Clerget 16 H Diesel Aircraft Engine

By William Pearce

In 1936, the French Air Ministry issued a specification for a flying boat able to carrying at least 40 passengers and 1,100 lb (500 kg) of cargo 3,725 miles (6,000 km) against a 37 mph (60 km/h) headwind. This large passenger aircraft was to be used on transatlantic service for both the northern and southern routes. In 1938, three projects were selected for prototype construction: the Potez-CAMS 161, the Lioré et Olivier H-49 (which became the SNCASE SE.200), and the Latécoère 631.

Clerget 16 H front

The 2,000 hp Clerget 16 H with four Rateau turbosuperchargers atop the engine. In between the cylinder banks is the camshaft housing.

The new transatlantic airliner would be a large aircraft, necessitating powerful engines. Pierre Clerget felt an entirely new engine was needed to power this aircraft. Clerget, an aircraft engine pioneer who had already designed and built a few diesel aircraft engines in his long career, decided to capitalize on the inherent safety and efficiency of a diesel engine. Diesel fuel offered an increase in fuel efficiency and was far less prone to accidental ignition, eliminating much of the fire risk common in early aviation.

Clerget spent much of 1937 designing the engine, and what emerged was a powerful V-16 diesel engine known as the Clerget 16 H. Because of its 16 H designation, the engine is often assumed to be of an H configuration. However, the “H” most likely represented “Huile,” a French word for oil, as diesel fuel is a type of fuel oil. The four-stroke 16 H engine was first displayed at the Paris Salon de l’Aviation (Air Show) in late 1938. The 16 H had a bore of 7.09 in (180 mm) and stroke of 7.87 in (200 mm). The engine’s total displacement was 4,969 cu in (81.43 L). The 16 cylinders were arranged at a 45 degree angle in two banks of eight cylinders. The compression ratio was 14 to 1. The direct drive engine had individual aluminum cylinders with a steel barrel for the aluminum piston. The exposed four valves per cylinder were actuated by roller rocker arms and short pushrods from the camshaft, that was situated in the Vee of the engine. The camshaft was driven from the crankshaft via a vertical drive shaft at the rear of the engine.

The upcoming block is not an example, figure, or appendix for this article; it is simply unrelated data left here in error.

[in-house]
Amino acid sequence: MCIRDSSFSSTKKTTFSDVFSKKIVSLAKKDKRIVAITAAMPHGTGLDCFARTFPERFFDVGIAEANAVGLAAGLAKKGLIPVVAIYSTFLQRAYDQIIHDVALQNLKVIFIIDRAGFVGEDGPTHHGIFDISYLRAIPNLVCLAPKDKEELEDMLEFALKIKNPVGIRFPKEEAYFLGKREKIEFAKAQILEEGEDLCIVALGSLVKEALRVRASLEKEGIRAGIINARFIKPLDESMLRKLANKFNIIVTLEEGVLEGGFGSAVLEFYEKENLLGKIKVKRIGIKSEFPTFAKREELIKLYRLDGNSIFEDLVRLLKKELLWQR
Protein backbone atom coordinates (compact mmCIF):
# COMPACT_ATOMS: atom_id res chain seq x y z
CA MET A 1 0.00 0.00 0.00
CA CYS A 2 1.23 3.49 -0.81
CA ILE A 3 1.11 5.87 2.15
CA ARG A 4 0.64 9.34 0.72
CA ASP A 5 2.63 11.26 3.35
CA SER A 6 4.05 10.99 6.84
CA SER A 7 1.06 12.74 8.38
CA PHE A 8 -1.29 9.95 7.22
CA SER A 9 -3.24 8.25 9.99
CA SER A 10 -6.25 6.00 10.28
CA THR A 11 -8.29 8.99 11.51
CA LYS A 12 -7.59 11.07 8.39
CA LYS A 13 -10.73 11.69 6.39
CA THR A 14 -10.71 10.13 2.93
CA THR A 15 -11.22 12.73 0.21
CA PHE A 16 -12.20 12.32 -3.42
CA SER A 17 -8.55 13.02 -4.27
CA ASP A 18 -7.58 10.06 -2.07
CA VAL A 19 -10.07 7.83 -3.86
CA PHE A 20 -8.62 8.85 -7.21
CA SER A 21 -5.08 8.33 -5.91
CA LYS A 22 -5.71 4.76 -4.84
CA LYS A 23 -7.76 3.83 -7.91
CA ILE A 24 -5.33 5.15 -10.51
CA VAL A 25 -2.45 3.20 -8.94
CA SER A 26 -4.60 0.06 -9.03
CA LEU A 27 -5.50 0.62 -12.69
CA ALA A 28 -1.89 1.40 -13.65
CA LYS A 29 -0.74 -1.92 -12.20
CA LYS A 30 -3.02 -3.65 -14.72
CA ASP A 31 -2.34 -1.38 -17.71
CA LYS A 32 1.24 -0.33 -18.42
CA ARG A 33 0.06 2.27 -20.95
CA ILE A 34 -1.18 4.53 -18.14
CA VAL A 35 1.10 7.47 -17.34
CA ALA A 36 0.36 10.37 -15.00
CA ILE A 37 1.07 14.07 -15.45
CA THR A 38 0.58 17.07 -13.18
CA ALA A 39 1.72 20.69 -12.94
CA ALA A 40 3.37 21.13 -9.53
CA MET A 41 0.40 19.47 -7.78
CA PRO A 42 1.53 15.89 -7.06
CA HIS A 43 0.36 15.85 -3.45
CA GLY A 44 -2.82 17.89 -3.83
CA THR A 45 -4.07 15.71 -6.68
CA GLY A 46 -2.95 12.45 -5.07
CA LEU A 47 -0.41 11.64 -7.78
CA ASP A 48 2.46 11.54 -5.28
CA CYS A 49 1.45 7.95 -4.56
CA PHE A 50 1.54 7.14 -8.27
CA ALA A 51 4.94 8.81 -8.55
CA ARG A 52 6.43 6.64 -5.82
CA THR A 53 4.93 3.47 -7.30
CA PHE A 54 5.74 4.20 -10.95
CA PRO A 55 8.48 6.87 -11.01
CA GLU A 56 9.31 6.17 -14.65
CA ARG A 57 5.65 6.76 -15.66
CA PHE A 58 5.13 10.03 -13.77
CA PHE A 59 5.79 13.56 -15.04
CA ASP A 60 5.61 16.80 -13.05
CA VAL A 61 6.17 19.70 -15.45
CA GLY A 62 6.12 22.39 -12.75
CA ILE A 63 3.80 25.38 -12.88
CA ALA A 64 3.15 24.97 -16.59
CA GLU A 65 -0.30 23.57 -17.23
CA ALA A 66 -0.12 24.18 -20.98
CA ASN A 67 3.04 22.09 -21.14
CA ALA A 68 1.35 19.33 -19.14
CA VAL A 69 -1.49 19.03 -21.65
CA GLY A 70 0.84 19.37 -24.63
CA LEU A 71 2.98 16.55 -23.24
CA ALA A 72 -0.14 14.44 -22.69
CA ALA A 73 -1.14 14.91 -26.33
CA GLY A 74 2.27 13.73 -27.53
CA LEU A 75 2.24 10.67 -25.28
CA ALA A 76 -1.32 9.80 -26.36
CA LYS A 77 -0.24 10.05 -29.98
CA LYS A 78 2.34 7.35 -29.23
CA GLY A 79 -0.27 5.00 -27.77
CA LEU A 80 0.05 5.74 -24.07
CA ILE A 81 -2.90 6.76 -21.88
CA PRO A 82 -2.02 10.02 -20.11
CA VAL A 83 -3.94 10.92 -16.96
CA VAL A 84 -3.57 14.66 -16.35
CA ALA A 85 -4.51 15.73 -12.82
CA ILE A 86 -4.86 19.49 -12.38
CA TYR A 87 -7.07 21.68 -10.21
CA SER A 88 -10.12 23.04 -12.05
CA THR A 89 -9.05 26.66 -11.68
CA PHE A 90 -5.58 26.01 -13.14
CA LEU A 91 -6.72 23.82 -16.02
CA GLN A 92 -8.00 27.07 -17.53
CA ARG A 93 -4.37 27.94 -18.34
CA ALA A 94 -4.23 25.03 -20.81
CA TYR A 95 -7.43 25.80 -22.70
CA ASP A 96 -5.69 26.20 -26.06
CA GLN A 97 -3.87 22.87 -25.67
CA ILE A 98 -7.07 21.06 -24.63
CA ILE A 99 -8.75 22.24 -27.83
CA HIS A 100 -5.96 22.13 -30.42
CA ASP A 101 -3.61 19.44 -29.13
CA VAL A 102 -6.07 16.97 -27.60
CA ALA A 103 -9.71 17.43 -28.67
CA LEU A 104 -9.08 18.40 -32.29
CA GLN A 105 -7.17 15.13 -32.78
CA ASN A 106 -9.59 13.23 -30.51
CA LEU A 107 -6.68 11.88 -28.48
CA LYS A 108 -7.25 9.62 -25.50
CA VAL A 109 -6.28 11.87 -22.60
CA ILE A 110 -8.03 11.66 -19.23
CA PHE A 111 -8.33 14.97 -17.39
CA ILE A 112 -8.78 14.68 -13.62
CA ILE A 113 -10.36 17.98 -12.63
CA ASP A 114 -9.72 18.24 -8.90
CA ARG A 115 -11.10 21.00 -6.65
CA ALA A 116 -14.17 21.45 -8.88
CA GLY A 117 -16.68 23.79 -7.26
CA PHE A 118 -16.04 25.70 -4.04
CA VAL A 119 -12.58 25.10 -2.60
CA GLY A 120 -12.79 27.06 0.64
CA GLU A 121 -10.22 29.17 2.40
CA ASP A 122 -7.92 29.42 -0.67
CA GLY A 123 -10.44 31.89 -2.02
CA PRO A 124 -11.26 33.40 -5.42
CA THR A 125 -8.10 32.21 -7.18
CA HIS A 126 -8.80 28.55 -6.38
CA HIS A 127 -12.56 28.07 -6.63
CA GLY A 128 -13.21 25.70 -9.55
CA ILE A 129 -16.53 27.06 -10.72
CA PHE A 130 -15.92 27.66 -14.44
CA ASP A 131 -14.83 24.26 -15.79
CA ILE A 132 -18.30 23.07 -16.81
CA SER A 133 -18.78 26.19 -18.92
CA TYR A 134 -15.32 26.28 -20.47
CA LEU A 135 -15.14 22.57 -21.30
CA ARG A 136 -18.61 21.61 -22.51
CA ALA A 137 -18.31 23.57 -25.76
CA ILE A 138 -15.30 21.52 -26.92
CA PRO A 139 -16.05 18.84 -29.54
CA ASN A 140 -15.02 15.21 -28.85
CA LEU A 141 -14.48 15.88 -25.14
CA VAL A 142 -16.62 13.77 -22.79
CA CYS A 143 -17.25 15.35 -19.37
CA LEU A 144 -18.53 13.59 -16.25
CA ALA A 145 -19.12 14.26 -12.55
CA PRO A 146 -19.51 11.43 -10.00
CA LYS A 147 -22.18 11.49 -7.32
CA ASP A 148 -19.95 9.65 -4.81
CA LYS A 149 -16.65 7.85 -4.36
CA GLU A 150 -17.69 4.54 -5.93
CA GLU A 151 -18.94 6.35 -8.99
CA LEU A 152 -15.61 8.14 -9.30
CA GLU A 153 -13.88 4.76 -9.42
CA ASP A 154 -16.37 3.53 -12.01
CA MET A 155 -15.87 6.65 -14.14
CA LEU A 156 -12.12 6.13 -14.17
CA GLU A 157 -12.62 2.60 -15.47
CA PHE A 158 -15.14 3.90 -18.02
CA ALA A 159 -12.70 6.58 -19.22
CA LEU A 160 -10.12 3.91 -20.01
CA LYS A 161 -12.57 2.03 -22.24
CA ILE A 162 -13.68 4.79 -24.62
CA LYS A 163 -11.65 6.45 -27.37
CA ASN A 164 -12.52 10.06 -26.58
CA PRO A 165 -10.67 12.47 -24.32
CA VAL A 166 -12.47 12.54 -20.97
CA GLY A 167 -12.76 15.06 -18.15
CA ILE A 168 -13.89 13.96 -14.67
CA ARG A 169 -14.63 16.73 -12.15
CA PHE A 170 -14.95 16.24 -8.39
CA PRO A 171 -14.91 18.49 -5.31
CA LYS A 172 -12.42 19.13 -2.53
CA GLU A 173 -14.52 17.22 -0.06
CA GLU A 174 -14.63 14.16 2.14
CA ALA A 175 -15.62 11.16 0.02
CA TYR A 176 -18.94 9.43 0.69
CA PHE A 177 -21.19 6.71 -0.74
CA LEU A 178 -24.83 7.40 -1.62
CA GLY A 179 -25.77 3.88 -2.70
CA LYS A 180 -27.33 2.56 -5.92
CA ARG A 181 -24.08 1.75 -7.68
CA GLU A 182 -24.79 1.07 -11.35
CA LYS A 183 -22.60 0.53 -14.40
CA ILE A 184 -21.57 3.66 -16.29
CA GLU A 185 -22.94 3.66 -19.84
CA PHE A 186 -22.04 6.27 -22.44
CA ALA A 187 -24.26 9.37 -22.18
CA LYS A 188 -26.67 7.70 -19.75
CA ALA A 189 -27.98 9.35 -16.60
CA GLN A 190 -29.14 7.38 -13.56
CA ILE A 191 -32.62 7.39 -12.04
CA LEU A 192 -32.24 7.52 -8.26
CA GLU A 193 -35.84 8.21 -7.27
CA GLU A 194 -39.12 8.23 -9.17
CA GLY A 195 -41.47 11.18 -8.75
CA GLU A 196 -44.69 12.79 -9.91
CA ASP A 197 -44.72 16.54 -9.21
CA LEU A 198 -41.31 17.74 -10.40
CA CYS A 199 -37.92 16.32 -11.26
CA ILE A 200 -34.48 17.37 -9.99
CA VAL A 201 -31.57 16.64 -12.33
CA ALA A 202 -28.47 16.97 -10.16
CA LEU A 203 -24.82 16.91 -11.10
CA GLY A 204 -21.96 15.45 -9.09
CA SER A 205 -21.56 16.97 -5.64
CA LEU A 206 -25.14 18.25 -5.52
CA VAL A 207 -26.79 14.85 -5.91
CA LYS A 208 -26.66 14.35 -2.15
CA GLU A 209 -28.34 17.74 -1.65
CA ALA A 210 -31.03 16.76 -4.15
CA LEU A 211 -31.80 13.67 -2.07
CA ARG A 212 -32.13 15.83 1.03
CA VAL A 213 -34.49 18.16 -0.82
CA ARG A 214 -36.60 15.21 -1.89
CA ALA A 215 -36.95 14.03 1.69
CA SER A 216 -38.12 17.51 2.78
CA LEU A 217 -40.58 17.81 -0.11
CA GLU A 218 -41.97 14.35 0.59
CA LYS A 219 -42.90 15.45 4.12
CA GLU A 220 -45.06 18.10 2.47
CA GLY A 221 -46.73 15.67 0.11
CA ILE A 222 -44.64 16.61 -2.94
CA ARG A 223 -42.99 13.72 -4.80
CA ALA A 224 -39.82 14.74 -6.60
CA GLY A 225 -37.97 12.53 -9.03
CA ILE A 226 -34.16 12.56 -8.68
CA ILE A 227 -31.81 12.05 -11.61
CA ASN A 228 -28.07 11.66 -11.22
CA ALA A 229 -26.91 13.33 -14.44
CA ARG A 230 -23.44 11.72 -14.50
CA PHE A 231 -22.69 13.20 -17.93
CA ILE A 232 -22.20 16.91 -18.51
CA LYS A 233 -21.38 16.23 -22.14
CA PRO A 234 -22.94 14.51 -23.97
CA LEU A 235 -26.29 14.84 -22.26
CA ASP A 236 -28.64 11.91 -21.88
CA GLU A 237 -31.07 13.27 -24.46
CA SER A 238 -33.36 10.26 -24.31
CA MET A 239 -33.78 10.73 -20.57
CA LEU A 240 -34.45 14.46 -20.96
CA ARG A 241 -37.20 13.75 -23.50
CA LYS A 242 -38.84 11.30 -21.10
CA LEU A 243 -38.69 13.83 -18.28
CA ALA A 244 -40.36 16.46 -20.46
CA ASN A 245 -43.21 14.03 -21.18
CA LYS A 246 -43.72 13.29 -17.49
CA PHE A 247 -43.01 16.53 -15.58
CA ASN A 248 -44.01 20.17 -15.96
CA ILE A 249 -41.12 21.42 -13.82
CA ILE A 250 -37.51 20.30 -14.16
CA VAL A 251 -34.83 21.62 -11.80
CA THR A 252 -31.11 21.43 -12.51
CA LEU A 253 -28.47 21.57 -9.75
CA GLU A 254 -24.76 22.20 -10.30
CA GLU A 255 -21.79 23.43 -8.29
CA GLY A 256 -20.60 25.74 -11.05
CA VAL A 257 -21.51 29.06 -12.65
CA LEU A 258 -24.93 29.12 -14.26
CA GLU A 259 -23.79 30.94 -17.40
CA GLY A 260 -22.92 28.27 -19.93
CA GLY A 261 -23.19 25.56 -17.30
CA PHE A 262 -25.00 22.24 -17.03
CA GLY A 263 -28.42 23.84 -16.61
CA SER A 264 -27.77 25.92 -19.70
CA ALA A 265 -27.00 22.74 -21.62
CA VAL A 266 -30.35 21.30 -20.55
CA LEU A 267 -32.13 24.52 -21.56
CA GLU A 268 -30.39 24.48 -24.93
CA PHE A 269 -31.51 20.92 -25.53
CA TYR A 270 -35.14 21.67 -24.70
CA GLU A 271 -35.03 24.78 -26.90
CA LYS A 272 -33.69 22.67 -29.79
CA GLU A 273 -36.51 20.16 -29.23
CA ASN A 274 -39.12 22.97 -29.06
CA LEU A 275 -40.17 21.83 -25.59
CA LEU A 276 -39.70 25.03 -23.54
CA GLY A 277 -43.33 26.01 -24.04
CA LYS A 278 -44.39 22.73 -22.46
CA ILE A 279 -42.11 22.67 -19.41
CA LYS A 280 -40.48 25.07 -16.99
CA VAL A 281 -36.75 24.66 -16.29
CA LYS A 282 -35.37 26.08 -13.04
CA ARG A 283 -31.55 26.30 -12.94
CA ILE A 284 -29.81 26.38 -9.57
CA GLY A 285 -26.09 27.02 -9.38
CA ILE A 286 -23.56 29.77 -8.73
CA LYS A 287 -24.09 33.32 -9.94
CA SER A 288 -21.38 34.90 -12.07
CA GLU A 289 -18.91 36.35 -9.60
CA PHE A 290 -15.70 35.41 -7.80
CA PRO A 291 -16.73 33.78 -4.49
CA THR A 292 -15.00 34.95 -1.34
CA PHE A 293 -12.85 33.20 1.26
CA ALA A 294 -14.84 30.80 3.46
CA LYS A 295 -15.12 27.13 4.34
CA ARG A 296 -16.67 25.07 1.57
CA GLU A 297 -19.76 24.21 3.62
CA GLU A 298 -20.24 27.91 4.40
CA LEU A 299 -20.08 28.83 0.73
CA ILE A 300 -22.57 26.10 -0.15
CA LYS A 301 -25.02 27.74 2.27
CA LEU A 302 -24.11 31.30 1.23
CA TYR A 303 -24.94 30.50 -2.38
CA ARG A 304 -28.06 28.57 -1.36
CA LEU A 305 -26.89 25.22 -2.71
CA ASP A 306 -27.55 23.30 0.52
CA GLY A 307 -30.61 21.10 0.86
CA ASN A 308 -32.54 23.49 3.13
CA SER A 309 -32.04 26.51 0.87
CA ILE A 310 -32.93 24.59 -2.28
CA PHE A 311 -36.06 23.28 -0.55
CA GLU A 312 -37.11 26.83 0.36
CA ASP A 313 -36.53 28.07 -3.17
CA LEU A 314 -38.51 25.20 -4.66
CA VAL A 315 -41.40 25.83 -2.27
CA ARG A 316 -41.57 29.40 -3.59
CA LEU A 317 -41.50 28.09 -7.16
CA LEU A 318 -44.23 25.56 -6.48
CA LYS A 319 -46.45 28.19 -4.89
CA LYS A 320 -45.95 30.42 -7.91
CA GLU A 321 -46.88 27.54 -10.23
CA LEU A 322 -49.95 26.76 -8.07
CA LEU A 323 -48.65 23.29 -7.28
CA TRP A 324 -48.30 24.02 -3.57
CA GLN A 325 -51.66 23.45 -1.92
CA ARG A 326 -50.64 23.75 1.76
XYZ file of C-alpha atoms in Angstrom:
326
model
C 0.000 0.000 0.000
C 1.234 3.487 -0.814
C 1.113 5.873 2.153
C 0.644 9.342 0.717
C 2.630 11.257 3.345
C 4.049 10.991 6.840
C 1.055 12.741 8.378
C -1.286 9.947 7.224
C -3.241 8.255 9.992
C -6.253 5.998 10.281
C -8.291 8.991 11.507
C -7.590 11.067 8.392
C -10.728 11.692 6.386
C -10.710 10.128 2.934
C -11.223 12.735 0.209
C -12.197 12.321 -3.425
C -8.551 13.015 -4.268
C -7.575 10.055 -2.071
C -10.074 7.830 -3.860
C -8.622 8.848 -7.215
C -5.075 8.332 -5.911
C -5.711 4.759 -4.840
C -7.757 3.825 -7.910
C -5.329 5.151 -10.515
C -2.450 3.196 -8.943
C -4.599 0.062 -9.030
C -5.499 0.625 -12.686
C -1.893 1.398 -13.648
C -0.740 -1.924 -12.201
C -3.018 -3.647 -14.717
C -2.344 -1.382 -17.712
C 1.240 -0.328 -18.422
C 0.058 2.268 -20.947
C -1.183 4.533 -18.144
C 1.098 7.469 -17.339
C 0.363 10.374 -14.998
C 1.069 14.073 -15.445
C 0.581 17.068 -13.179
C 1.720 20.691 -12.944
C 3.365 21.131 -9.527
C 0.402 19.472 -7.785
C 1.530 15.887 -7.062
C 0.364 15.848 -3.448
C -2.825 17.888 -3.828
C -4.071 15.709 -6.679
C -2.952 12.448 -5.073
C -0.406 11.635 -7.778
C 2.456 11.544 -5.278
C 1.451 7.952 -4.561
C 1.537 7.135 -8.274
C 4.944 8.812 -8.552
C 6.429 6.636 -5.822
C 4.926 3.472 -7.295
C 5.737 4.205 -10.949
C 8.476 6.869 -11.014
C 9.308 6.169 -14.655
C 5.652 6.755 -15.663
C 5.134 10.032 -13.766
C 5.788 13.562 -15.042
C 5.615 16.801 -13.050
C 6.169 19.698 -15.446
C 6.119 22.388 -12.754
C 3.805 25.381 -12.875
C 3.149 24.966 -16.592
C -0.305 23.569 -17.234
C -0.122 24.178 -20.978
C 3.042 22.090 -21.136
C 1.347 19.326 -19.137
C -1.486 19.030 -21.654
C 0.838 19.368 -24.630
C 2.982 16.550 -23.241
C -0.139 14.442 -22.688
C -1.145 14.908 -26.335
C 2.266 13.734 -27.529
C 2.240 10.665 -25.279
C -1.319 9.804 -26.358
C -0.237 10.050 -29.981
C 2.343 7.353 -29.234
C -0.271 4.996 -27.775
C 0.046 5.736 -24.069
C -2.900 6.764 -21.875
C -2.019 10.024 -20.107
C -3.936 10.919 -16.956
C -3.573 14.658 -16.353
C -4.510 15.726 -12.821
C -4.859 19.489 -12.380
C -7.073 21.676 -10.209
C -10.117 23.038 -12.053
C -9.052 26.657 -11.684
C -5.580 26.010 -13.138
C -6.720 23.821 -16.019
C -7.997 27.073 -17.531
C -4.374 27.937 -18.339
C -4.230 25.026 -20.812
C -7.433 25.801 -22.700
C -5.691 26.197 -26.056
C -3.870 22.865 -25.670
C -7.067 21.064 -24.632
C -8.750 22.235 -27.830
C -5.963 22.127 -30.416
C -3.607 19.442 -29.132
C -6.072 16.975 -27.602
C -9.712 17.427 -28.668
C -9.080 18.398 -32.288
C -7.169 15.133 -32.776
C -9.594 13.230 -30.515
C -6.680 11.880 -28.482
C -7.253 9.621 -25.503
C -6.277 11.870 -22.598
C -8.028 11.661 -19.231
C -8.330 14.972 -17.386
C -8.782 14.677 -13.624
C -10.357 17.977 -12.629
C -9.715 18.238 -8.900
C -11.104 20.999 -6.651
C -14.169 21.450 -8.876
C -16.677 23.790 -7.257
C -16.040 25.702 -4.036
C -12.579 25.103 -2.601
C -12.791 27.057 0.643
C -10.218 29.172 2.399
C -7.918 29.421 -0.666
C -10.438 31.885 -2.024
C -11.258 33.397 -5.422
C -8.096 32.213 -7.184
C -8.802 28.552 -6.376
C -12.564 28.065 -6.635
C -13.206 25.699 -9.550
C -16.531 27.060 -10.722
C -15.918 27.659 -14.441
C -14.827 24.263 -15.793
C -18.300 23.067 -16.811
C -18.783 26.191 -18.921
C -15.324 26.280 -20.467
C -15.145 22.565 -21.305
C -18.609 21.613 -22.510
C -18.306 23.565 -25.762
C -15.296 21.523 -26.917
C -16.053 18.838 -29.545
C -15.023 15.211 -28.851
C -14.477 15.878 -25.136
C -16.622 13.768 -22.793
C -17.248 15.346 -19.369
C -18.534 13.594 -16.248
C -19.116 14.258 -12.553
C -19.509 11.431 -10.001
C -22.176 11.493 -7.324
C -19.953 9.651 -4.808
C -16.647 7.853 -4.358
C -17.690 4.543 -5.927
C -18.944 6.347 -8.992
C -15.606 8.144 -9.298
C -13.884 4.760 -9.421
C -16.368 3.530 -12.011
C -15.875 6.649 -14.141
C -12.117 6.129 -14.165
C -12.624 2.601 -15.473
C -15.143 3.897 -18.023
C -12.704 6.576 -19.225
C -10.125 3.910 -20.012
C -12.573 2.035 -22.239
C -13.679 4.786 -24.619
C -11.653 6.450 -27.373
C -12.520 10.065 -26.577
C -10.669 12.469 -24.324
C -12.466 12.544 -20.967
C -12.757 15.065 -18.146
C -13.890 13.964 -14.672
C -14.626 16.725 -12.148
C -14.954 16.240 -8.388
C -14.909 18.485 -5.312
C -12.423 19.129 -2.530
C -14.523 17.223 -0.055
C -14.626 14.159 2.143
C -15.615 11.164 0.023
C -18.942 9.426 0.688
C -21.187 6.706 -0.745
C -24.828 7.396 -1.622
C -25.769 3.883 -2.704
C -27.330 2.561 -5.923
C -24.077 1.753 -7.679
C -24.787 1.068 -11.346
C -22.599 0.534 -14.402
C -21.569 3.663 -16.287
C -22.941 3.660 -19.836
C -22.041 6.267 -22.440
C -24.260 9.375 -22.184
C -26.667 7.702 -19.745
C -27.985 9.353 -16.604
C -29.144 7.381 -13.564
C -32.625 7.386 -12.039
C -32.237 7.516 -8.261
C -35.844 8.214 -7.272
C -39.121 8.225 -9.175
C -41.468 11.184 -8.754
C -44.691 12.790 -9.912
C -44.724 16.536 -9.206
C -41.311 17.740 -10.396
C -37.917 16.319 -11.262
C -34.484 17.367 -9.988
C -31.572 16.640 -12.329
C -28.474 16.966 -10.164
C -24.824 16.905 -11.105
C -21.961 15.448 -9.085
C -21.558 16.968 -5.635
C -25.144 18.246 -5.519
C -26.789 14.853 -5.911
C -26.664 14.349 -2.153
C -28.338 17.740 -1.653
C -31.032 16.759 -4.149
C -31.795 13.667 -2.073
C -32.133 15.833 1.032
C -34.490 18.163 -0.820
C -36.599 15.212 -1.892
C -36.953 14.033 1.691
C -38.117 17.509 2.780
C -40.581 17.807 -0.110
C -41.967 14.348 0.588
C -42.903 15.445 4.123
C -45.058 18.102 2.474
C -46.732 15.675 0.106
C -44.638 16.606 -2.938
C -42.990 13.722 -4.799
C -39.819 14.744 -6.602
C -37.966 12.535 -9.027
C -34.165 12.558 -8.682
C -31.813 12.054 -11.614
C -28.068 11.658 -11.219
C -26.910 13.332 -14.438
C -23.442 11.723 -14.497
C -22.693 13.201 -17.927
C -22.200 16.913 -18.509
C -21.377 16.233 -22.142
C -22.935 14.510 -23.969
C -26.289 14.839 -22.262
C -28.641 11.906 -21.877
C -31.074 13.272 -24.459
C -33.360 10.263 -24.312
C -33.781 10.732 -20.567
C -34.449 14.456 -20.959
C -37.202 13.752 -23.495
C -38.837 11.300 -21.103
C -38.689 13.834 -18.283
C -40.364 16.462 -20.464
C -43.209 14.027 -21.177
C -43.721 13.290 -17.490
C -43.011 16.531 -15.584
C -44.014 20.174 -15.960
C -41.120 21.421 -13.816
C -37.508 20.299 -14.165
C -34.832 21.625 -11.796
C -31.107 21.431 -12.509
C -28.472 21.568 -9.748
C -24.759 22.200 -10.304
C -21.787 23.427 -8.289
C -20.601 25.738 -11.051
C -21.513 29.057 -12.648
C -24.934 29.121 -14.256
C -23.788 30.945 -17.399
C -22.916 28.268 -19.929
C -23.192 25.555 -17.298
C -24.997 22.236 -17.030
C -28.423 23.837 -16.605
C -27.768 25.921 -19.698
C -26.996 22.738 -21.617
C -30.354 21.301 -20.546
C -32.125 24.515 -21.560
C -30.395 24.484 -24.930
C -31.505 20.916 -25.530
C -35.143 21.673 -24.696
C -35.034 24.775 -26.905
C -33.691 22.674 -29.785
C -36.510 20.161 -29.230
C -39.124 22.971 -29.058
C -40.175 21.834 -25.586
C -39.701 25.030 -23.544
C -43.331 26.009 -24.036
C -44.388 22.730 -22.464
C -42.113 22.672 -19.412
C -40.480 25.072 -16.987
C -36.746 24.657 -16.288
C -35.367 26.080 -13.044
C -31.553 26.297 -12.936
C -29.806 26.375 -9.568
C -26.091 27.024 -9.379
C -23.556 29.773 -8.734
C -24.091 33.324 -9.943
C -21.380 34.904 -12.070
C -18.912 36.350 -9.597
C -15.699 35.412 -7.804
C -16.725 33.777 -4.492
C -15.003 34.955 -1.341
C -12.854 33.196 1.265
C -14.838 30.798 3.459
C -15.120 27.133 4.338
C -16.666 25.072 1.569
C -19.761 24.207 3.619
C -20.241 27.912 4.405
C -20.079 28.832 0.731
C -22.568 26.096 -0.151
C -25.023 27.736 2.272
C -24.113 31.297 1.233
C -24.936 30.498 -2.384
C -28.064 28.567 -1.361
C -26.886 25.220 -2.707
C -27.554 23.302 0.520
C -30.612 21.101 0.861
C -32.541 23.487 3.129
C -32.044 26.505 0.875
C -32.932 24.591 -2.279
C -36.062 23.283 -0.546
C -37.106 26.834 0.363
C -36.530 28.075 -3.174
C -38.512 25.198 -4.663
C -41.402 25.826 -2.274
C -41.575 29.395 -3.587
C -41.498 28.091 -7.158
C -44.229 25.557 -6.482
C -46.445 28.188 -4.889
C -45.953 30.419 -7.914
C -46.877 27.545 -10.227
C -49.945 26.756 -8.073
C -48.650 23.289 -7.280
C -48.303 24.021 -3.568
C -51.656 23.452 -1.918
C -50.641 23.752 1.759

Clerget 16 H rear

The diesel Clerget 16 H showing the fuel injection pumps along the side of the engine and various accessories at the rear of the engine.

Fuel injection for each cylinder was provided by two Clerget injection pumps and two Clerget hydraulically-operated injectors. Groups of four pump units (to supply two cylinders) were arranged on the outside of the engine, with a total of four such groups on each side. The pumps along each side of the engine were driven by a camshaft running at half-engine speed. One complete set of pumps could be shut off for operating the engine at low speeds. Fuel was injected into the cylinder at a maximum of 8,500 psi (586 bar).

The 16 H used a two-piece aluminum crankcase. The single-piece crankshaft had eight throws and was supported by nine main bearings. Connecting rods were of the master and articulated rod type. Pressure lubrication was provided by a dry-sump system, and each bank of cylinders had its own water-cooling circulation system. Starting was achieved by an air-starter unit attached to the rear of the engine. The engine was 31.5 in (.8 m) wide, 49.2 in (1.25 m) tall, and 112.6 in (2.86 M) long. The 16 H weighed 3,750 lb (1,700 kg).